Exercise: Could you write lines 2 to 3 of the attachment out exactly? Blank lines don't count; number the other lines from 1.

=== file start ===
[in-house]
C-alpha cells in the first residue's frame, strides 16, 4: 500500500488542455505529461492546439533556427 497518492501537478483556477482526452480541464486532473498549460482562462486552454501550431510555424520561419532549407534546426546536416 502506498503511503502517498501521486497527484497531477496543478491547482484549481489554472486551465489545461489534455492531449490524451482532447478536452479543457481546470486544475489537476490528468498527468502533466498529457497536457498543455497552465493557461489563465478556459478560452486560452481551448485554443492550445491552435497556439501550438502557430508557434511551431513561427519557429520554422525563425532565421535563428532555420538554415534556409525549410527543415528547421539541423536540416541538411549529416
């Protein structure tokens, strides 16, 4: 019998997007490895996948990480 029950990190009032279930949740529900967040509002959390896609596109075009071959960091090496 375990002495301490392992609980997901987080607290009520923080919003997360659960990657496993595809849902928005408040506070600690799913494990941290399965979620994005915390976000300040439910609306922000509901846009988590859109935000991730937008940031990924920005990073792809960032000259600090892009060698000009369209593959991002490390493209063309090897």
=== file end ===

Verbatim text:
C-alpha cells in the first residue's frame, strides 16, 4: 500500500488542455505529461492546439533556427 497518492501537478483556477482526452480541464486532473498549460482562462486552454501550431510555424520561419532549407534546426546536416 502506498503511503502517498501521486497527484497531477496543478491547482484549481489554472486551465489545461489534455492531449490524451482532447478536452479543457481546470486544475489537476490528468498527468502533466498529457497536457498543455497552465493557461489563465478556459478560452486560452481551448485554443492550445491552435497556439501550438502557430508557434511551431513561427519557429520554422525563425532565421535563428532555420538554415534556409525549410527543415528547421539541423536540416541538411549529416
């Protein structure tokens, strides 16, 4: 019998997007490895996948990480 029950990190009032279930949740529900967040509002959390896609596109075009071959960091090496 375990002495301490392992609980997901987080607290009520923080919003997360659960990657496993595809849902928005408040506070600690799913494990941290399965979620994005915390976000300040439910609306922000509901846009988590859109935000991730937008940031990924920005990073792809960032000259600090892009060698000009369209593959991002490390493209063309090897």